occupations, and by 49% of men working in male-dominated occupations.  In this instance, ‘dominated’ means at least
75% of workers are female or male, correspondingly.  Furthermore, ‘Pink collar’ jobs, in the past
and present, statistically on average pay less than the ‘traditional’ male
jobs; therefore, a more even distribution of ‘male’ jobs across the entire
population could be a strategy for reducing the pay gap. In addition, another
interpretation of ‘choice’ would be for women to have children. When women
leave the labour force to bear and raise children, they typically suffer
consequences in terms of career progression, retirement and social security
benefits, not just a few years’ earnings. Thus, therefore leading to employers
avoiding workers with high quit rates for economic reasons and therefore women
in comparison to men are less likely to acquire stable profitable jobs.

 

Another
reason for why there is a gender-related pay gap is because of ‘The Glass
Ceiling’. Ann Morrison used this expression in the article, “Breaking the Glass
Ceiling: Can Women Reach the Top of America’s Largest Corporations”, and within
this she portrayed the persistent failure of women to reach the top of the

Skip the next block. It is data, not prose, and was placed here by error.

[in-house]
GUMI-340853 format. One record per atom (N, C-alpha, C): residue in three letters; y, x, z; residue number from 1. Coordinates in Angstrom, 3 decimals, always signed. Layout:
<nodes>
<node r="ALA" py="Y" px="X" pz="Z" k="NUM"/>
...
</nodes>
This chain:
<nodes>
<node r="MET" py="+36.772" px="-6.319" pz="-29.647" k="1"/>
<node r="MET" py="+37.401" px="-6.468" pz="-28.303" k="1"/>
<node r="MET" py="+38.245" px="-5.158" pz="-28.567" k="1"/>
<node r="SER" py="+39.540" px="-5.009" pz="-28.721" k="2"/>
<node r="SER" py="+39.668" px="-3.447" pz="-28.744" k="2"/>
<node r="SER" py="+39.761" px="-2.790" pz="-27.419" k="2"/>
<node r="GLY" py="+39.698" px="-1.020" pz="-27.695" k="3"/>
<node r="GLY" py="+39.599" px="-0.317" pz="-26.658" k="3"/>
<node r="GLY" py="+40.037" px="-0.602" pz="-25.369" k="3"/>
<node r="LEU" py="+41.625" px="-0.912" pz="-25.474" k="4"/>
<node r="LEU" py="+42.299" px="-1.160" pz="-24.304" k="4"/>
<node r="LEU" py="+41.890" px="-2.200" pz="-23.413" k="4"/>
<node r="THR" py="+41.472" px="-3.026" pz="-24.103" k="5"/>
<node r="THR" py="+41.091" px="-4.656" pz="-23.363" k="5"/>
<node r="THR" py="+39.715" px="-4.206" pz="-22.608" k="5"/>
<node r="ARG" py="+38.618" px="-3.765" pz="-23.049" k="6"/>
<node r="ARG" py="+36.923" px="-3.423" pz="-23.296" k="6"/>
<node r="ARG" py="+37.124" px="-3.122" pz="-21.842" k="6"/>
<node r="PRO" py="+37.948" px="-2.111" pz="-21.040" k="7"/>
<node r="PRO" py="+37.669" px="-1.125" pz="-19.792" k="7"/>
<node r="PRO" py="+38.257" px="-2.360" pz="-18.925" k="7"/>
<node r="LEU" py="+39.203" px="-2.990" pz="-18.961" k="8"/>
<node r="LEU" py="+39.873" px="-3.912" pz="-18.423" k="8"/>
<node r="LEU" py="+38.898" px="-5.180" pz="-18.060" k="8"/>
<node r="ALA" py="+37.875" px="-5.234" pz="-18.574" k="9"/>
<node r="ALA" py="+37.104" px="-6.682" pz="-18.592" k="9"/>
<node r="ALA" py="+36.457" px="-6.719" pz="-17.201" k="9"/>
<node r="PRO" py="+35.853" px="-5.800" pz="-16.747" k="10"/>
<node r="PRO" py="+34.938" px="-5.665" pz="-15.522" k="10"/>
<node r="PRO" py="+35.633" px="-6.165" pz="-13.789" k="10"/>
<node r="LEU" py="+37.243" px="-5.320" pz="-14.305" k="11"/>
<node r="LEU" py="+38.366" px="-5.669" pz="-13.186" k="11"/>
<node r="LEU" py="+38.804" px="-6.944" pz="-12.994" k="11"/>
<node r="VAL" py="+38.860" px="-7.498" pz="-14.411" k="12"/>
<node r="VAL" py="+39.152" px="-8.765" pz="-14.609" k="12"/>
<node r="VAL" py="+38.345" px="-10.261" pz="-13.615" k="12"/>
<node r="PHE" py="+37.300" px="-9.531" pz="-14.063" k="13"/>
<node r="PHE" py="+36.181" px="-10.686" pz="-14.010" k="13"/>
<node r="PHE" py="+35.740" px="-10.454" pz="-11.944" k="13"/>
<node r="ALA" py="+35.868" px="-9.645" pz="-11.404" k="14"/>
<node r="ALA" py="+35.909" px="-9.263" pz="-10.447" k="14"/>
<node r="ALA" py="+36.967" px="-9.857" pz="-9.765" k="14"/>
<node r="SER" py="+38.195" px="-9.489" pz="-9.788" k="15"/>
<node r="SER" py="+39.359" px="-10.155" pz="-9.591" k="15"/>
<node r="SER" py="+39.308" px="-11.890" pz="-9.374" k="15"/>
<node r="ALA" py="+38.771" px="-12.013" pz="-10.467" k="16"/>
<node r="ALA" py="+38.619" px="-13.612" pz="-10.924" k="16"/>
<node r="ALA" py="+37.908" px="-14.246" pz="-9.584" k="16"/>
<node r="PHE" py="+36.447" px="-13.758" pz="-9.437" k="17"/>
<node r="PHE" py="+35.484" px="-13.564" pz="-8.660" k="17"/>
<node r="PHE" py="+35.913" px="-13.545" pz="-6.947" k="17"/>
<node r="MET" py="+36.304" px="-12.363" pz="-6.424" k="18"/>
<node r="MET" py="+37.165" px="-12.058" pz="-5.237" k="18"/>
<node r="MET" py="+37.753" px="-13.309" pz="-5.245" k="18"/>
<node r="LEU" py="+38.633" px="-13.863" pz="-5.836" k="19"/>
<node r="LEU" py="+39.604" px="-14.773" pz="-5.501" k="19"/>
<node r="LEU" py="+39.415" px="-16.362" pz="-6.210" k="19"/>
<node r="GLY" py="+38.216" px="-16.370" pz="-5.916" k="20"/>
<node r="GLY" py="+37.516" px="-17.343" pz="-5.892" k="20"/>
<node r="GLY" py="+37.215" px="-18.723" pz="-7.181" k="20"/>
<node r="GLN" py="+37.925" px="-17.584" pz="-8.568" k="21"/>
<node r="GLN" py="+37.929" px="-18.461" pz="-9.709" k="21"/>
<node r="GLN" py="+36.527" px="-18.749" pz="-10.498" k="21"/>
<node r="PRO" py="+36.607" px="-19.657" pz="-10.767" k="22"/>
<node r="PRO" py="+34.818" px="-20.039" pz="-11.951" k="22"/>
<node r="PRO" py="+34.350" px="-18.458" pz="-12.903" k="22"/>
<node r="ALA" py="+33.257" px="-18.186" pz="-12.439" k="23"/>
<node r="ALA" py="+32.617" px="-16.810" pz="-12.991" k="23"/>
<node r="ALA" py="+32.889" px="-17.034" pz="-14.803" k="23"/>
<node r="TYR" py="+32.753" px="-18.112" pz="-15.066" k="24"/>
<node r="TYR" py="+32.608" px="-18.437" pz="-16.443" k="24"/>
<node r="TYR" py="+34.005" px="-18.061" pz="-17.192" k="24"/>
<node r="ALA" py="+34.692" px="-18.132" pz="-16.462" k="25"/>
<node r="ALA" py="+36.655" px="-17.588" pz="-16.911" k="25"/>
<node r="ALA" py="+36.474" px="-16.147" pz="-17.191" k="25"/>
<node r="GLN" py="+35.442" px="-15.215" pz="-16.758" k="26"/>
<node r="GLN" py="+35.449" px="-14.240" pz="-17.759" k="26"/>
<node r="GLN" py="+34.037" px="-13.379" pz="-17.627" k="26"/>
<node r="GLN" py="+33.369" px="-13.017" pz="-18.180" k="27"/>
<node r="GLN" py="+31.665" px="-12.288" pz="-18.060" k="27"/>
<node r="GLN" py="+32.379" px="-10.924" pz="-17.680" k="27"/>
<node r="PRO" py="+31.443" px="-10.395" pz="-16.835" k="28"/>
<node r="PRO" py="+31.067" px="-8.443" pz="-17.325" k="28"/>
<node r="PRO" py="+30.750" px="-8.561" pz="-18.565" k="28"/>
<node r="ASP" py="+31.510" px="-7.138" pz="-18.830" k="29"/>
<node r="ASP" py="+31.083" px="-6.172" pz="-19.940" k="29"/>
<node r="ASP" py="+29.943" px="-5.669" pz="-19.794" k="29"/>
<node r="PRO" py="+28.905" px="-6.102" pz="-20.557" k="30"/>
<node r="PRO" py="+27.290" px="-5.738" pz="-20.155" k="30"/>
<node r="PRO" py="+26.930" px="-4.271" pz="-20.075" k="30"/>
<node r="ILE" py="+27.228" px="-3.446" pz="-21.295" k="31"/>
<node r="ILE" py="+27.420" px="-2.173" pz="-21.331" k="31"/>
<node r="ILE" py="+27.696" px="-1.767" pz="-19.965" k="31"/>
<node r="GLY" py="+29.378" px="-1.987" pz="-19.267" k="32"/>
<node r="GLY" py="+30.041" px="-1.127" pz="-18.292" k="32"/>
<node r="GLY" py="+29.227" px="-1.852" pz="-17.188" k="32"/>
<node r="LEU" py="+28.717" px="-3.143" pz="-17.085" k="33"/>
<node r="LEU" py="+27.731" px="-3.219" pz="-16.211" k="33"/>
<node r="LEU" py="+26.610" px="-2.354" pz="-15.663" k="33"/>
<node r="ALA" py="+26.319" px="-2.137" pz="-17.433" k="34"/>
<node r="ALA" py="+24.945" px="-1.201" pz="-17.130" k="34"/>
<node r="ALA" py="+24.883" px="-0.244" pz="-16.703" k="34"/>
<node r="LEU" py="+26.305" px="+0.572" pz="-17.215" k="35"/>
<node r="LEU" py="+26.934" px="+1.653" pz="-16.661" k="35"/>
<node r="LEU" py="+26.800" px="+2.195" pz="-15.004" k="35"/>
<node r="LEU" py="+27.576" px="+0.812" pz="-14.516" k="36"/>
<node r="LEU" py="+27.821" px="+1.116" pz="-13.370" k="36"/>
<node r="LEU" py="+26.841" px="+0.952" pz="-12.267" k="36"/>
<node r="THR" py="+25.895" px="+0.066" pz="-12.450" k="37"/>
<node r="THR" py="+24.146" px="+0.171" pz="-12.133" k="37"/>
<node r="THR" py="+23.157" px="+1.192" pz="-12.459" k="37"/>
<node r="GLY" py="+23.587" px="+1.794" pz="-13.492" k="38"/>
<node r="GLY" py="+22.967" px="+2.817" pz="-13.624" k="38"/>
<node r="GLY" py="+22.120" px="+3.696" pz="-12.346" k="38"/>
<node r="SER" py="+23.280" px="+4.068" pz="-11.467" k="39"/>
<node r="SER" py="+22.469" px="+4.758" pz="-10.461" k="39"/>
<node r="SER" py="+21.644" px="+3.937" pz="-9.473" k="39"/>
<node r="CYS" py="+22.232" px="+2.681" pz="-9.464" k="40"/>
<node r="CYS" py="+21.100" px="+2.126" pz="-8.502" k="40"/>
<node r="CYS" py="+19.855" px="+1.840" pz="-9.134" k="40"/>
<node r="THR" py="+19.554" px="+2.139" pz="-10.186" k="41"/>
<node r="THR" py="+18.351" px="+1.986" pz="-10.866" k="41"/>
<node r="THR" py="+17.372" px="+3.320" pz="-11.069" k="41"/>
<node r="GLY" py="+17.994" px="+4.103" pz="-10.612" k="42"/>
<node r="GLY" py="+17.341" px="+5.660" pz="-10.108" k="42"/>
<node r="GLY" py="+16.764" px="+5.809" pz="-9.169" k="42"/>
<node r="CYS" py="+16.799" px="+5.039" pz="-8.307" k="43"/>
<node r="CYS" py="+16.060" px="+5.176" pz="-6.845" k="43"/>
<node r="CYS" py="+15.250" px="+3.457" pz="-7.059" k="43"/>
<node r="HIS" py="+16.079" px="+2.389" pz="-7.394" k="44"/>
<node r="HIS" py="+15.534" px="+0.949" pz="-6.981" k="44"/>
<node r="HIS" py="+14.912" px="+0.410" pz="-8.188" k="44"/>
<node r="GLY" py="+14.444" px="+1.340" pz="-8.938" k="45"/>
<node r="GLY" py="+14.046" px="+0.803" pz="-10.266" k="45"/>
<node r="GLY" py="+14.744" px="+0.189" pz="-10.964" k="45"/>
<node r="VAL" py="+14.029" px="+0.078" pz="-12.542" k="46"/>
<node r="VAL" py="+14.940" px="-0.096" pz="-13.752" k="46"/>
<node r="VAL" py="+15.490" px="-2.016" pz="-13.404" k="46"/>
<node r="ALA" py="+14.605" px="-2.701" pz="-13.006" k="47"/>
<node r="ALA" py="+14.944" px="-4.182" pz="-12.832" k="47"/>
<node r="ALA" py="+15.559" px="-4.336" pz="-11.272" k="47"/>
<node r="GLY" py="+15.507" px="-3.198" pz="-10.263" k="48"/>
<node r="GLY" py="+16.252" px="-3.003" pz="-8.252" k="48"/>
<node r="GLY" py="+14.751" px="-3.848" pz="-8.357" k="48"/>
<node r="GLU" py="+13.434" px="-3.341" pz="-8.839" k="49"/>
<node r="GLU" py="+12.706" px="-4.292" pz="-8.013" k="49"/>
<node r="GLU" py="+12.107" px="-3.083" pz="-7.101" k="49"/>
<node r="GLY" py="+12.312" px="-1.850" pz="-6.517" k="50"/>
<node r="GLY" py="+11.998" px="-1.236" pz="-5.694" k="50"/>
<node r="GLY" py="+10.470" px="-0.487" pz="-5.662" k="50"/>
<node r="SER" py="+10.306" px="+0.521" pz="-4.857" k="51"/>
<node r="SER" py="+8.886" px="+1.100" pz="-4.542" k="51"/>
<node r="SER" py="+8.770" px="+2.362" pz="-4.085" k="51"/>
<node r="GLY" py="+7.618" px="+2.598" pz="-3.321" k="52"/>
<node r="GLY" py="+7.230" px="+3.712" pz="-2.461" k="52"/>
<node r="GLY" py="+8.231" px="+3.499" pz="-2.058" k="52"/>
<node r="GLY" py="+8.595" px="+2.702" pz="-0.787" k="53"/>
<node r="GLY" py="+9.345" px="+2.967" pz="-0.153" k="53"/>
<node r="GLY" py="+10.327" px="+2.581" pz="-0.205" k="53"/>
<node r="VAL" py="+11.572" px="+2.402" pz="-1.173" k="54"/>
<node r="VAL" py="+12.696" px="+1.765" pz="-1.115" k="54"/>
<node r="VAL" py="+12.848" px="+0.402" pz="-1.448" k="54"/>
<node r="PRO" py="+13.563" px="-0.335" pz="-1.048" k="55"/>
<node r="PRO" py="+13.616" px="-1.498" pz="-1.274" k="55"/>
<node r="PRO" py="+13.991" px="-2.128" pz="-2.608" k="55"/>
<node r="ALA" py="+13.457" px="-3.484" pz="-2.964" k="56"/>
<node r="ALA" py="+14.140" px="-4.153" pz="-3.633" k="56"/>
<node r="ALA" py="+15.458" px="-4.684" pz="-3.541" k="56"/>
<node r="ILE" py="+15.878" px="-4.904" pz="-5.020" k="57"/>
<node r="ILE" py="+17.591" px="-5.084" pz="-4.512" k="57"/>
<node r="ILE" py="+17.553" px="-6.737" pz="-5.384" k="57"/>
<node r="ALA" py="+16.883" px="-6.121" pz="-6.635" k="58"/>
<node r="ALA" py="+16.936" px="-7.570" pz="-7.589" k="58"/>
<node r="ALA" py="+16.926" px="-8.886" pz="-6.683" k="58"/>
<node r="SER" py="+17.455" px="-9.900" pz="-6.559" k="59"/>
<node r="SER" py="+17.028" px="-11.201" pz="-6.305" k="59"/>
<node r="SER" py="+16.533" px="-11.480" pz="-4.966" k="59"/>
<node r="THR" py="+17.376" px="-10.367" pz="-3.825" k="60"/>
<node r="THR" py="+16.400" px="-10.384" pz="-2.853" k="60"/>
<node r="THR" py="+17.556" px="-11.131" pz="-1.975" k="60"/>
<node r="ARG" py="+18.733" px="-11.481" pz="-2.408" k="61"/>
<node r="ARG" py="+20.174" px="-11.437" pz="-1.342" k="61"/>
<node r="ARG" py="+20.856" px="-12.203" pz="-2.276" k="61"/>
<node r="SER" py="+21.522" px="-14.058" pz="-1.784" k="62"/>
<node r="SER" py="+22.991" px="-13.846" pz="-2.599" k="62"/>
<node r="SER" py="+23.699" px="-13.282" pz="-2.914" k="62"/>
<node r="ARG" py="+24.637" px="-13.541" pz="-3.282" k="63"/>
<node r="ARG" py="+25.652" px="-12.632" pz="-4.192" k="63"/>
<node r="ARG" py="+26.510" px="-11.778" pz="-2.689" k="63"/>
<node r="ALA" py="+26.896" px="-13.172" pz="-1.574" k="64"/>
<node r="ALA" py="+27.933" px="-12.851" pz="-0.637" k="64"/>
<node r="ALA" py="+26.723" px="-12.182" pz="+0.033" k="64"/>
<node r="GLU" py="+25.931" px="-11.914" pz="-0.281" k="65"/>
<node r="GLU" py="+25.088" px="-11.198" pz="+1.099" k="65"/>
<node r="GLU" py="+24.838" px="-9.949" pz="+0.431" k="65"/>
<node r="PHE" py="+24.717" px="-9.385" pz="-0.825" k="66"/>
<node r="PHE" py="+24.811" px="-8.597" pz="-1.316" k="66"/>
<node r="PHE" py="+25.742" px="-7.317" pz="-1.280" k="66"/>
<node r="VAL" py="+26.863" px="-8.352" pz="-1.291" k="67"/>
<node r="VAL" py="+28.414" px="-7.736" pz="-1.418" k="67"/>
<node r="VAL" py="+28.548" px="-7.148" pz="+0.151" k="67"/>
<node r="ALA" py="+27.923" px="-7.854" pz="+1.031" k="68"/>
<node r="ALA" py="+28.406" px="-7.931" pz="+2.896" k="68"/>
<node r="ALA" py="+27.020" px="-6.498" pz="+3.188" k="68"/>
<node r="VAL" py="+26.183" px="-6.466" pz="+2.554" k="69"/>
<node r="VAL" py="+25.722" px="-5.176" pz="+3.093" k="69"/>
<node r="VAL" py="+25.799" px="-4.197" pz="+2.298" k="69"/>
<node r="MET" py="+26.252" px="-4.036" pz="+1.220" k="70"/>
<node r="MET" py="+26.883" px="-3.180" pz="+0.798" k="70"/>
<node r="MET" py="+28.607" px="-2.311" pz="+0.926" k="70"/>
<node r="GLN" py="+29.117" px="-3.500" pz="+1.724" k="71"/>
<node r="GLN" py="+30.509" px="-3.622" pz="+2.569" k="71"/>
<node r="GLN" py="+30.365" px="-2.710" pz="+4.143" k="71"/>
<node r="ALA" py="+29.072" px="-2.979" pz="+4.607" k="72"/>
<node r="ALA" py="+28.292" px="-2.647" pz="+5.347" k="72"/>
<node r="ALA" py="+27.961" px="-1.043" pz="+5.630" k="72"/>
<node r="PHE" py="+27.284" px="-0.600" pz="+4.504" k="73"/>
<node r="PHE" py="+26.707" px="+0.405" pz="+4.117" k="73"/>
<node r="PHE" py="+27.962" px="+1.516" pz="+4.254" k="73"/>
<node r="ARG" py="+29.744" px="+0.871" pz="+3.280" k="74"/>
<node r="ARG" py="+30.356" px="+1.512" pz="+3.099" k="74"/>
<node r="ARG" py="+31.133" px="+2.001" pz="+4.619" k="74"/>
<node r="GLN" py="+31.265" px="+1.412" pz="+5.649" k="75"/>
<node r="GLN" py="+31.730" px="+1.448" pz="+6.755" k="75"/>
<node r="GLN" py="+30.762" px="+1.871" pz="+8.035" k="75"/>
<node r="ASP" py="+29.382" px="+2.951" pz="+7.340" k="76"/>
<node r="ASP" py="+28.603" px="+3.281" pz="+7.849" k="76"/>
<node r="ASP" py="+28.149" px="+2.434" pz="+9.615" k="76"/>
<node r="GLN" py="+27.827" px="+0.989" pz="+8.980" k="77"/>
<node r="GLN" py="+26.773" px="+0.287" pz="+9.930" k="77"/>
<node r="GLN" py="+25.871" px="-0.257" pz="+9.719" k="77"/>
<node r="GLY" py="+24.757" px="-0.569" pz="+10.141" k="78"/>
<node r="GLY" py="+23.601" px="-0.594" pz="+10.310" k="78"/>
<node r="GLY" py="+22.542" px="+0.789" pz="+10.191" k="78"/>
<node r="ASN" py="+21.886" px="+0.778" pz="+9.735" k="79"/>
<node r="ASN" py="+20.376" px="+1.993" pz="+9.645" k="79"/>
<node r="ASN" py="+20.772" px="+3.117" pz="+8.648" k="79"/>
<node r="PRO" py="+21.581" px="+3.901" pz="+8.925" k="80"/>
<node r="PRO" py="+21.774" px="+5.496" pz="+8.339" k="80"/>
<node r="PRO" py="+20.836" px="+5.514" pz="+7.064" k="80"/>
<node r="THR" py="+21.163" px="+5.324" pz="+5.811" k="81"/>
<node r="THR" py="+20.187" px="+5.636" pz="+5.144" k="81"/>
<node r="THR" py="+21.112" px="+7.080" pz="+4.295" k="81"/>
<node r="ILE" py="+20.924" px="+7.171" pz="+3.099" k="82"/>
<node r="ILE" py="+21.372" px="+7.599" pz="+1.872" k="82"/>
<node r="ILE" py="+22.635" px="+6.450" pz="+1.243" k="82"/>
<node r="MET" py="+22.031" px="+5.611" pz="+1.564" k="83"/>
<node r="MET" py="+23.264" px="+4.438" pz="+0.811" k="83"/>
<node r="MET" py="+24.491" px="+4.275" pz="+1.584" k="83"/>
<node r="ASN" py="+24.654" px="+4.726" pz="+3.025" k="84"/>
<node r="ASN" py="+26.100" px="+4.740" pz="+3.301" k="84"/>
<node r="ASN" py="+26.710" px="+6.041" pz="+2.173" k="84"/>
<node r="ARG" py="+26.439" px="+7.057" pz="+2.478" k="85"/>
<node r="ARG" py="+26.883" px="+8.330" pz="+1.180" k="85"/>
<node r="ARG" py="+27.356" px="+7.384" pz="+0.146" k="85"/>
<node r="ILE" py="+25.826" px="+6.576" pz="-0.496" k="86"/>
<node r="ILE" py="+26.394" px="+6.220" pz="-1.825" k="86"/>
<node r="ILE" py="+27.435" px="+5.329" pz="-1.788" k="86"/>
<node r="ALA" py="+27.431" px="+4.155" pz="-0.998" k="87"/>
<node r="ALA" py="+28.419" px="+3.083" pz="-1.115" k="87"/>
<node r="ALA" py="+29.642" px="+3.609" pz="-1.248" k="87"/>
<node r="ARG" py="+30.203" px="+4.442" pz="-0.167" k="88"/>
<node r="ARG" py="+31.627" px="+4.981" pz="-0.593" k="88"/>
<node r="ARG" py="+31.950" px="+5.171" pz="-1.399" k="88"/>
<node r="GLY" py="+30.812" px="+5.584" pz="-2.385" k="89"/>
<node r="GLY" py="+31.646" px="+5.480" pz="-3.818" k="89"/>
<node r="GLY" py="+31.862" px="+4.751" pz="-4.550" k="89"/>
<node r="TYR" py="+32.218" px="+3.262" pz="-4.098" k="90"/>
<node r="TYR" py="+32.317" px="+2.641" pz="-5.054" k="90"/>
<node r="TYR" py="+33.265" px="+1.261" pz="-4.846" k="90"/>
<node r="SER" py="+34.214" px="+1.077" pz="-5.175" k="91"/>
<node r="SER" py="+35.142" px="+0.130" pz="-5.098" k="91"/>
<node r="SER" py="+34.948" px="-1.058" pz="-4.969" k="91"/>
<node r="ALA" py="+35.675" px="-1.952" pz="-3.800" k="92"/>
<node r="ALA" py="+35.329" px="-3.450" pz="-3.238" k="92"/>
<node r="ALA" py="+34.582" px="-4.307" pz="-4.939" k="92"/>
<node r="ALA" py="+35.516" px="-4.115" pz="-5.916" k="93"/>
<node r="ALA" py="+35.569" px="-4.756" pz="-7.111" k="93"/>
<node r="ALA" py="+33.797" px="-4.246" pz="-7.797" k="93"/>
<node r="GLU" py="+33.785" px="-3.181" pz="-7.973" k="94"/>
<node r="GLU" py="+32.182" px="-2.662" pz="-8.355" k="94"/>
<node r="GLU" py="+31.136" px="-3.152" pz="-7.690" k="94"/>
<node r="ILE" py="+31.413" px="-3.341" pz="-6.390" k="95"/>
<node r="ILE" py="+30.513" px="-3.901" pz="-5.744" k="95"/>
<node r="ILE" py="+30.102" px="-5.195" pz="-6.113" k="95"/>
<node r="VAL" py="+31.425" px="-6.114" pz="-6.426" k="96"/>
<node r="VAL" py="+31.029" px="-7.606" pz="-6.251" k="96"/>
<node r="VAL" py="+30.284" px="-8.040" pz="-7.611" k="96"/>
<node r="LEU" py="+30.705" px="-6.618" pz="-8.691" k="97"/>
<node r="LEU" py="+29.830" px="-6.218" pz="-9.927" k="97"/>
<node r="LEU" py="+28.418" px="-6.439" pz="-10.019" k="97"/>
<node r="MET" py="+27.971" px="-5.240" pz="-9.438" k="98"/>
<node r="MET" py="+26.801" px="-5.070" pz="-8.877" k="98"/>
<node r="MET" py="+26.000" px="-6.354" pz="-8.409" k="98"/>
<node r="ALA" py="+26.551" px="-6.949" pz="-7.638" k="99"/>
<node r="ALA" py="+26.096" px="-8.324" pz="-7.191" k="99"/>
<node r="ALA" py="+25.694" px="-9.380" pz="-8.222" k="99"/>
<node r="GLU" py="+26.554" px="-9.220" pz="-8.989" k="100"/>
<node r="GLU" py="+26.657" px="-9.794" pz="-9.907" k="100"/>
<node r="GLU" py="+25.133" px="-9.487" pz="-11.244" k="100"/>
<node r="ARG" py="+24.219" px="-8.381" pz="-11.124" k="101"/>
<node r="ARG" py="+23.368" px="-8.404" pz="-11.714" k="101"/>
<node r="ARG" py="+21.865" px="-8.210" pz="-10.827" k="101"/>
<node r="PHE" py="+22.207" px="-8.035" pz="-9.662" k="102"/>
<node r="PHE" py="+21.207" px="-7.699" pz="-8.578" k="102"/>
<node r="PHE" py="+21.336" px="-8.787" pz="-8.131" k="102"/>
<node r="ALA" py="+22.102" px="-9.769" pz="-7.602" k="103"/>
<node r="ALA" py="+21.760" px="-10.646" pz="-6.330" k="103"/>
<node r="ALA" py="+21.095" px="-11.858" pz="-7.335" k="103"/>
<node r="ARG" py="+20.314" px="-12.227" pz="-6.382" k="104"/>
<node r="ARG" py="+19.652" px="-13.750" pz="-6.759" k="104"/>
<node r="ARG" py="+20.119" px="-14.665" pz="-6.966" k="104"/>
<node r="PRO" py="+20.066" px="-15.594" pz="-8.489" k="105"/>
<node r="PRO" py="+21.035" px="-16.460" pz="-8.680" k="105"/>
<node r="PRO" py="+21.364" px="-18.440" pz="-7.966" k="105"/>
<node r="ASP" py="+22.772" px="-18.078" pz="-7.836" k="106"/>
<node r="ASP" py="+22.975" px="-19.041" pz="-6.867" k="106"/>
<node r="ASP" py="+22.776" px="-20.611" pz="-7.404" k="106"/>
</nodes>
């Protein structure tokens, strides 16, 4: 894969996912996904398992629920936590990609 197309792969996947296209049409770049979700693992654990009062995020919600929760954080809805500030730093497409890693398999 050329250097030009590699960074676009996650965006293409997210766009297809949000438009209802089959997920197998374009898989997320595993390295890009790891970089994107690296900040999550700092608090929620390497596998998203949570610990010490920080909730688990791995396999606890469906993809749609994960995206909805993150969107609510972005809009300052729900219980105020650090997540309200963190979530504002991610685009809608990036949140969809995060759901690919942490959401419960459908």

corporate ladder and how this symbolises the working population as a whole. Ultimately,
this expression suggests that a transparent barrier, a glass ceiling, prevents
women from reaching the top. 
Furthermore, that this barrier was possibly invisible from the bottom,
when women began their careers, but then made it impossible for them to attain
equality with men later on.  Evidence for
this theory is that, in Europe and America women rarely accounted for more than
10% of senior executives and 4% of CEOs and chairmen in large corporations. Moreover,
there is evidence to suggest that even when women reach the highest levels in
the labour market, equal pay with men does not always follow for the exact same
role, since a figure of women receiving 75% of a males’ salary is often quoted.
Additionally, Rosabeth Kanter argued, in ‘Men and Women of the Corporation’, in
1977, that the glass ceiling was created due to a lack of role models for women
in managerial work.  This makes them and
their failures much more noticeable, and amplifies the differences between them
and the dominant male culture. Consequently, it can therefore be argued that
the ‘glass ceiling’ theory is one of the reasons why there is a gender-related
pay gap since it illustrates the direct discrimination of women and prevents
them from attaining equality with men.

Moreover, it
could be argued that the gender-related pay gap is not only due to
discrimination and that it is the result of scientific theory. It could be said
that men and women naturally have different interests and that they obtain their
fulfilment through a different balance. This was argued by Catherine Hakim in
2003 and she suggested that of 100 women, 20 are work centred, 20 are home
centred and 60 are adaptive. Whereas, out of 100 men, 60 are work centred, 10